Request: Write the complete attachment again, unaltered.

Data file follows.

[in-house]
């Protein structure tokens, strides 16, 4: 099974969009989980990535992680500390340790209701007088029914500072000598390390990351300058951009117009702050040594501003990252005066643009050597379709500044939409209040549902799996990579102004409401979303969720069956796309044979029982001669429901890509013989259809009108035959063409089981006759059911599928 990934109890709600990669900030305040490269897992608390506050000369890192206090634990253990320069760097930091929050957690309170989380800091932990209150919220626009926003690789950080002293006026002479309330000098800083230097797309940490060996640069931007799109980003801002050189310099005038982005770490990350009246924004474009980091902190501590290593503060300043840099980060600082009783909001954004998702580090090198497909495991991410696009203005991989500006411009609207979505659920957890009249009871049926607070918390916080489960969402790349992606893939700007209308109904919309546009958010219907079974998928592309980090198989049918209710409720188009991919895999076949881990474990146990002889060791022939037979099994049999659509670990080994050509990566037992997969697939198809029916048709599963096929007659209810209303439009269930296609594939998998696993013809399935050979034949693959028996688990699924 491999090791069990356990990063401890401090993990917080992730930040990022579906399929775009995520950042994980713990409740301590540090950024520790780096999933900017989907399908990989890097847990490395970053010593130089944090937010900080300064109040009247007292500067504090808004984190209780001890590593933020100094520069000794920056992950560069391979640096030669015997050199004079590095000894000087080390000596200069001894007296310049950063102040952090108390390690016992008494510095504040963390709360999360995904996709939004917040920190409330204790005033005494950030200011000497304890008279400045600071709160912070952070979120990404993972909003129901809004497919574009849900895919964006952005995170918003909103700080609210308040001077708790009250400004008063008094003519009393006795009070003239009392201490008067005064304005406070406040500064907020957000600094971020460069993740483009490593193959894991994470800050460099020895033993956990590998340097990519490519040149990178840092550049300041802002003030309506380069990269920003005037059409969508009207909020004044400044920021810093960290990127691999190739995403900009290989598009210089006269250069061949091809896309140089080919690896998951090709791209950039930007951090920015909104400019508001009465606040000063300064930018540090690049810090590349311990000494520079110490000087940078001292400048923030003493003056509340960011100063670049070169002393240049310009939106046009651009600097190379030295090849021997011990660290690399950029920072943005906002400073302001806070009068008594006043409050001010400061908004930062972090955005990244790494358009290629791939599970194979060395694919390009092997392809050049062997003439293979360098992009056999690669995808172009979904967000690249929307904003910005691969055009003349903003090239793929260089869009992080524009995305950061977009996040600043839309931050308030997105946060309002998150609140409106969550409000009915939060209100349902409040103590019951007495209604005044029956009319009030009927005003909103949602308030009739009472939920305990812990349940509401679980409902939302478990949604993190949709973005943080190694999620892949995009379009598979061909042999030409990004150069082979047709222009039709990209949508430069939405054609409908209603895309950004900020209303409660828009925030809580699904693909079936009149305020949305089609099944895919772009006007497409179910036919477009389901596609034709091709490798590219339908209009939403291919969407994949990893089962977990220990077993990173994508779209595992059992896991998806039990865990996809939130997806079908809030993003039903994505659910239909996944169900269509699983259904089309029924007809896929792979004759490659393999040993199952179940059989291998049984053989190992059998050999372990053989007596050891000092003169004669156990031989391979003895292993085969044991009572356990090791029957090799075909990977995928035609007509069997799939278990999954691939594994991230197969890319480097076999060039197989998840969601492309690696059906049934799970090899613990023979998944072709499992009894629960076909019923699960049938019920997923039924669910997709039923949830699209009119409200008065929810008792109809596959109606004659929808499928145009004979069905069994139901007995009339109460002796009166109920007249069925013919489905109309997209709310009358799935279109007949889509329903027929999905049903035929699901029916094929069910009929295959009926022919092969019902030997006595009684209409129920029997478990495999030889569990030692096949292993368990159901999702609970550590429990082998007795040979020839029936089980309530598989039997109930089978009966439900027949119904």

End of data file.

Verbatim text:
[in-house]
């Protein structure tokens, strides 16, 4: 099974969009989980990535992680500390340790209701007088029914500072000598390390990351300058951009117009702050040594501003990252005066643009050597379709500044939409209040549902799996990579102004409401979303969720069956796309044979029982001669429901890509013989259809009108035959063409089981006759059911599928 990934109890709600990669900030305040490269897992608390506050000369890192206090634990253990320069760097930091929050957690309170989380800091932990209150919220626009926003690789950080002293006026002479309330000098800083230097797309940490060996640069931007799109980003801002050189310099005038982005770490990350009246924004474009980091902190501590290593503060300043840099980060600082009783909001954004998702580090090198497909495991991410696009203005991989500006411009609207979505659920957890009249009871049926607070918390916080489960969402790349992606893939700007209308109904919309546009958010219907079974998928592309980090198989049918209710409720188009991919895999076949881990474990146990002889060791022939037979099994049999659509670990080994050509990566037992997969697939198809029916048709599963096929007659209810209303439009269930296609594939998998696993013809399935050979034949693959028996688990699924 491999090791069990356990990063401890401090993990917080992730930040990022579906399929775009995520950042994980713990409740301590540090950024520790780096999933900017989907399908990989890097847990490395970053010593130089944090937010900080300064109040009247007292500067504090808004984190209780001890590593933020100094520069000794920056992950560069391979640096030669015997050199004079590095000894000087080390000596200069001894007296310049950063102040952090108390390690016992008494510095504040963390709360999360995904996709939004917040920190409330204790005033005494950030200011000497304890008279400045600071709160912070952070979120990404993972909003129901809004497919574009849900895919964006952005995170918003909103700080609210308040001077708790009250400004008063008094003519009393006795009070003239009392201490008067005064304005406070406040500064907020957000600094971020460069993740483009490593193959894991994470800050460099020895033993956990590998340097990519490519040149990178840092550049300041802002003030309506380069990269920003005037059409969508009207909020004044400044920021810093960290990127691999190739995403900009290989598009210089006269250069061949091809896309140089080919690896998951090709791209950039930007951090920015909104400019508001009465606040000063300064930018540090690049810090590349311990000494520079110490000087940078001292400048923030003493003056509340960011100063670049070169002393240049310009939106046009651009600097190379030295090849021997011990660290690399950029920072943005906002400073302001806070009068008594006043409050001010400061908004930062972090955005990244790494358009290629791939599970194979060395694919390009092997392809050049062997003439293979360098992009056999690669995808172009979904967000690249929307904003910005691969055009003349903003090239793929260089869009992080524009995305950061977009996040600043839309931050308030997105946060309002998150609140409106969550409000009915939060209100349902409040103590019951007495209604005044029956009319009030009927005003909103949602308030009739009472939920305990812990349940509401679980409902939302478990949604993190949709973005943080190694999620892949995009379009598979061909042999030409990004150069082979047709222009039709990209949508430069939405054609409908209603895309950004900020209303409660828009925030809580699904693909079936009149305020949305089609099944895919772009006007497409179910036919477009389901596609034709091709490798590219339908209009939403291919969407994949990893089962977990220990077993990173994508779209595992059992896991998806039990865990996809939130997806079908809030993003039903994505659910239909996944169900269509699983259904089309029924007809896929792979004759490659393999040993199952179940059989291998049984053989190992059998050999372990053989007596050891000092003169004669156990031989391979003895292993085969044991009572356990090791029957090799075909990977995928035609007509069997799939278990999954691939594994991230197969890319480097076999060039197989998840969601492309690696059906049934799970090899613990023979998944072709499992009894629960076909019923699960049938019920997923039924669910997709039923949830699209009119409200008065929810008792109809596959109606004659929808499928145009004979069905069994139901007995009339109460002796009166109920007249069925013919489905109309997209709310009358799935279109007949889509329903027929999905049903035929699901029916094929069910009929295959009926022919092969019902030997006595009684209409129920029997478990495999030889569990030692096949292993368990159901999702609970550590429990082998007795040979020839029936089980309530598989039997109930089978009966439900027949119904």